The writer's basic tool is the sentence. But it, in turn, rests on an even more fundamental unit. Noam Chomsky, the linguist known for his "transformational grammar," argued that "the basic statement" - the subject-verb construction at the heart of the sentence - is the core unit of human thought. Every language, from German to Urdu, builds on this deep foundation.
Each basic statement links an object with an action. It tells, in its briefest form, a story. "Horse rears." "Car crashes." " Politician talks."
Writers and editors would do well to keep the basic statement in mind. It contains core meaning, and it is therefore a key to clarity. The trick is to spot it in every sentence, and to then, give it the prominence it deserves.
Doing so usually produces a particular kind of sentence, the form Roy Peter Clark dissected in "The American Conversation and the Language of Journalism; his first paper as the Poynter Institute's senior scholar.
Clark began with a brief history of American journalism's movement away from complicated sentence construction to a new simplicity.
From de Tocqueville to Orwell to E.B. White and Red Smith, he traced the rise of a form that served democratic purposes by making public affairs accessible to all. As it turned out, a special kind of sentence was especially appropriate to the task at hand.
The form, Clark said, was the "right branching sentence." Such a sentence begins with the basic statement ("A horse reared... "). Then it adds meaning with a series of language units that branch off to the right. These may include prepositional phrases (" . . . in front of Henderson Saloon. . . '") individual modifiers such as adjectives and adverbs ( "... yesterday. . . "), participial phrases (" . . . knocking parson Pugh to the ground. . . "), subordinate clauses (" . . . because the Parson failed to notice that . . . "),and even whole sentences (" . . . and the sheriff came running when…").
Diagram something like that and you get something resembling a tree lying on its side, with the trunk to the left and the branches running off to the right. It's a form that has some admirable qualities.
Foremost is clarity. Clark, noting that Chomsky located core meaning in a basic statement, pointed out that beginning with the subject and verb "MAKES MEANING EARLY."
That is, of course, consistent with our journalistic purpose, whether we are writing an inverted pyramid, a narrative or a blurb. Most often, the best way to begin any story is with the name of the protagonist and an active verb. "Evonne Murphy grabbed. . . ", "President Clinton denounced..."
English-speaking writers have not always favored that form. Flowery Victorian English was, in its perverse complexity, antidemocratic. Clark points out that "traditional English prose favored a different style with long introductory passages, the main clause discovered somewhere in the middle, or even near the period."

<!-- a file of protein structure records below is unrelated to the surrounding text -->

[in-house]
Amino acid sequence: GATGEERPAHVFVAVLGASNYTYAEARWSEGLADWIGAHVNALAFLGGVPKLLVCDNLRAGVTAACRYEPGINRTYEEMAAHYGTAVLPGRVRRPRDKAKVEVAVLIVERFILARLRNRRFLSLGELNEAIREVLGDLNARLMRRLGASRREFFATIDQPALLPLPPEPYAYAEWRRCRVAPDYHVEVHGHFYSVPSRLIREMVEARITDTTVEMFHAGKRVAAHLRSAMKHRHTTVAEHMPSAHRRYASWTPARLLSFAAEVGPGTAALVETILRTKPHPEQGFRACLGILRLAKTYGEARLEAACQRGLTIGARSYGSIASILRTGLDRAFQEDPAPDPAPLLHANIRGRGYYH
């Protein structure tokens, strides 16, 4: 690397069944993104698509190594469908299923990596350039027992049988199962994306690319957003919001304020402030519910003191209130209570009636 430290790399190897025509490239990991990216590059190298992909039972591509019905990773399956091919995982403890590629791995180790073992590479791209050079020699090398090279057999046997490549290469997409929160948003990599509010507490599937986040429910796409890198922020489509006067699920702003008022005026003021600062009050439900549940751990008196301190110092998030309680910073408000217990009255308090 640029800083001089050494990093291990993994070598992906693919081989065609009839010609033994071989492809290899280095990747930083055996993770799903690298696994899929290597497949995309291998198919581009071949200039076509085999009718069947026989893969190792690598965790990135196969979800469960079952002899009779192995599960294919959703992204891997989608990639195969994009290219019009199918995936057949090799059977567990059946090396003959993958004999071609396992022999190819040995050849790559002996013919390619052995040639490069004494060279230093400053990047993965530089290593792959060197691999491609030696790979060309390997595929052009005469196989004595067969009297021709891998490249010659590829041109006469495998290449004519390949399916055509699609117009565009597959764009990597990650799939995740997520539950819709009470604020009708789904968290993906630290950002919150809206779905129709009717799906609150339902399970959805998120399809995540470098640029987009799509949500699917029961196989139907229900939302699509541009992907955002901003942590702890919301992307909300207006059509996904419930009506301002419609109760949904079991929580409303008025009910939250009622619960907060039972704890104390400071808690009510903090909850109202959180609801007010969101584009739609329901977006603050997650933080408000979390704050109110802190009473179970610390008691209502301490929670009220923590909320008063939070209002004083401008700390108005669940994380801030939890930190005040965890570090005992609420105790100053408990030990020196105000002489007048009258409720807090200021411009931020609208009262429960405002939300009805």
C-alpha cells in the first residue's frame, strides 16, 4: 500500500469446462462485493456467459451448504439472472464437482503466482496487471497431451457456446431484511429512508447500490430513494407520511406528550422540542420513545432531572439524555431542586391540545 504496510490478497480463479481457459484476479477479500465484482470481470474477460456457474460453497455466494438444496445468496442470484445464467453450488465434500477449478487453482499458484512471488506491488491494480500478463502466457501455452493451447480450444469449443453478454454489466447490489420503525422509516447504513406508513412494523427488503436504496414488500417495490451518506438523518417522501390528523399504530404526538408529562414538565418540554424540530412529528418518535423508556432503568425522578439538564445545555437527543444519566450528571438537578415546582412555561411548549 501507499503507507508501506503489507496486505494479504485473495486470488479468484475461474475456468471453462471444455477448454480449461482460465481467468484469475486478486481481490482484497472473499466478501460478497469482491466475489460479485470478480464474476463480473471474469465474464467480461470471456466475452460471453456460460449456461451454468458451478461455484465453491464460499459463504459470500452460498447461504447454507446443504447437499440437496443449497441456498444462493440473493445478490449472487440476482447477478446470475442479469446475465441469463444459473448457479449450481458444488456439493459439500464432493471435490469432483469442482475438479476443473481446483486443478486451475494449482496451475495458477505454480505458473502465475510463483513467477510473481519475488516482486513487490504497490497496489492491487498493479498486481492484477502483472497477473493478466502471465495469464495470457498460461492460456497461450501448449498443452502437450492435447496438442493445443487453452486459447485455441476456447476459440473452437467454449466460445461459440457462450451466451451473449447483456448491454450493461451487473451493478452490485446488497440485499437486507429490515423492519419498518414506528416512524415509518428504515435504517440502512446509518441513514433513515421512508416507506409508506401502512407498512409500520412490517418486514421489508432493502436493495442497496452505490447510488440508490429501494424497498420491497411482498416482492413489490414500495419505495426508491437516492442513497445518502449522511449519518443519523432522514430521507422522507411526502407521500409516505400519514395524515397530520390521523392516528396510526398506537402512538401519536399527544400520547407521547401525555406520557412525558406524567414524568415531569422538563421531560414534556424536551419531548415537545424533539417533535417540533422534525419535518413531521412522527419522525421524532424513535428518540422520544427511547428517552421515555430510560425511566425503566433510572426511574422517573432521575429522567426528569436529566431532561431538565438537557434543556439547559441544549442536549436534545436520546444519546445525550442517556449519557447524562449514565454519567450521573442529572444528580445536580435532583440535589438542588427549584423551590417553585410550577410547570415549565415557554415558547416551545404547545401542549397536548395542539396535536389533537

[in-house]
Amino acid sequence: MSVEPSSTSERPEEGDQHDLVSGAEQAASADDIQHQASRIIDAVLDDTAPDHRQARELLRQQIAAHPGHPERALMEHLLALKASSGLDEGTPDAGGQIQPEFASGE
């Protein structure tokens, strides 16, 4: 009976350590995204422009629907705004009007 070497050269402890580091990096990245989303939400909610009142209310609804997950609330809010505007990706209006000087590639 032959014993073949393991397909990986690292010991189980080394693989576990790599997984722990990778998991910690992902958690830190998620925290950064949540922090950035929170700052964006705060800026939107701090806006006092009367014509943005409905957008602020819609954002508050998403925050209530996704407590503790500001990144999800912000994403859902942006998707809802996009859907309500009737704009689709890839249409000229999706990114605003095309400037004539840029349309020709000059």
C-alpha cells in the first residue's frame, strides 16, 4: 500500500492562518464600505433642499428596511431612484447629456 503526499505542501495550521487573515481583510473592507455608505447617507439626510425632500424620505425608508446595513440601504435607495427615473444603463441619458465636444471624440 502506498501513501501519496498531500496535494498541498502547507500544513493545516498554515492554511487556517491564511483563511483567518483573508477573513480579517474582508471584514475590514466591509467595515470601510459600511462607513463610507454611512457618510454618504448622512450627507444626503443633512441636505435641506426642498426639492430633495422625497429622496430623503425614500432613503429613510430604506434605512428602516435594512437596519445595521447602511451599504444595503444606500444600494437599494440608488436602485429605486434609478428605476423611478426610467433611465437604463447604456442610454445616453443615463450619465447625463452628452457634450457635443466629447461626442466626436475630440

Such language smells elitist. It excludes a large portion of the population because it is so difficult to generate. It has the ornate outline of a potentate's palace, rather than the clean lines of democratic meeting places. It is meant to exclude, rather than inform.
As Orwell pointed out in "Politics and the English Language", it is still with us in political speech designed to hide the simple truth. Clark quoted Orwells observation that, "The great enemy of clear language is insincerity. When there is a gap between one's real and one's declared aims, one turns, as it were instinctively, to long words and exhausted idioms, like a cuttlefish squirting out ink."
Such speech still flourishes. During the Gulf War, military PIOs described bombing runs as "visiting the enemy" and civilian casualties as "collateral damage." Such phrases dripped with squid ink.
Surprisingly, the old sentence forms that Clark consigned to earlier centuries also survive in some rarefied reaches of American journalism. The long introductory phrase, for example, is a hallmark of foreign and national reporters at the large national papers and major wire services.
Such constructions bury the basic statement deep in the sentence: "In a bid designed to defuse criticism from members of his own party and to take the high ground in the debate over welfare reform, President Clinton today announced ...."
That example takes 24 words, five prepositional phrases and a few other grammatical odds and ends to reach the basic statement - "President Clinton announced."
Rather than a straight tree trunk of meaning that leads to subordinate branches, it begins with a thicket that obscures core meaning.
Such underbrush flourishes on the pages of otherwise excellent papers. Scan the national and international stories on page one of The New York Times and Washington Post. Notice how many bury the basic statement behind ponderous introductory phrases.
The readers who follow foreign and national news in the elite newspapers can no doubt decipher such monstrosities. But that doesn't mean backing into a lead is the best way to communicate a strong core idea - even for an educated audience. And it certainly doesn't mean that wholesale abandonment of the right branching sentence is appropriate to smaller newspapers. Writers and editors who ape the twisted syntax of the elite press confuse pretense with communication.
Roy Peter Clark has it right. We serve democracy, our audience and our selves with the right branching sentence. Get the basic idea first, and all else will follow
Hart is managing editor at the Oregonian, Portland, Ore.